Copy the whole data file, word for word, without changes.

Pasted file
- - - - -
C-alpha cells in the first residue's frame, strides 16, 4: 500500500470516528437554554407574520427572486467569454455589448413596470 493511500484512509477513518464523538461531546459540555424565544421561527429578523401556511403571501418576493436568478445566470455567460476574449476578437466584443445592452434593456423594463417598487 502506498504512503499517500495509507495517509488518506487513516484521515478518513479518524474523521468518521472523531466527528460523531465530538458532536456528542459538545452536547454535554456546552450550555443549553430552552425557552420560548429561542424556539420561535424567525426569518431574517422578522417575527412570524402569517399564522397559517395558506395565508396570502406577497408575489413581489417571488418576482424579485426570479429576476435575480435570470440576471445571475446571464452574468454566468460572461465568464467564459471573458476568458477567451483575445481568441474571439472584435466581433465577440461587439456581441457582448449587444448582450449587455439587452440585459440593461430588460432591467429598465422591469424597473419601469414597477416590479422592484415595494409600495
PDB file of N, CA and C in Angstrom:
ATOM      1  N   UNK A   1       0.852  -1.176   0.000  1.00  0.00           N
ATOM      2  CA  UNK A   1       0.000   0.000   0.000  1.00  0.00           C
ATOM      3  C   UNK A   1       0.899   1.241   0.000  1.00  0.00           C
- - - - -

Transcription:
C-alpha cells in the first residue's frame, strides 16, 4: 500500500470516528437554554407574520427572486467569454455589448413596470 493511500484512509477513518464523538461531546459540555424565544421561527429578523401556511403571501418576493436568478445566470455567460476574449476578437466584443445592452434593456423594463417598487 502506498504512503499517500495509507495517509488518506487513516484521515478518513479518524474523521468518521472523531466527528460523531465530538458532536456528542459538545452536547454535554456546552450550555443549553430552552425557552420560548429561542424556539420561535424567525426569518431574517422578522417575527412570524402569517399564522397559517395558506395565508396570502406577497408575489413581489417571488418576482424579485426570479429576476435575480435570470440576471445571475446571464452574468454566468460572461465568464467564459471573458476568458477567451483575445481568441474571439472584435466581433465577440461587439456581441457582448449587444448582450449587455439587452440585459440593461430588460432591467429598465422591469424597473419601469414597477416590479422592484415595494409600495
PDB file of N, CA and C in Angstrom:
ATOM      1  N   UNK A   1       0.852  -1.176   0.000  1.00  0.00           N
ATOM      2  CA  UNK A   1       0.000   0.000   0.000  1.00  0.00           C
ATOM      3  C   UNK A   1       0.899   1.241   0.000  1.00  0.00           C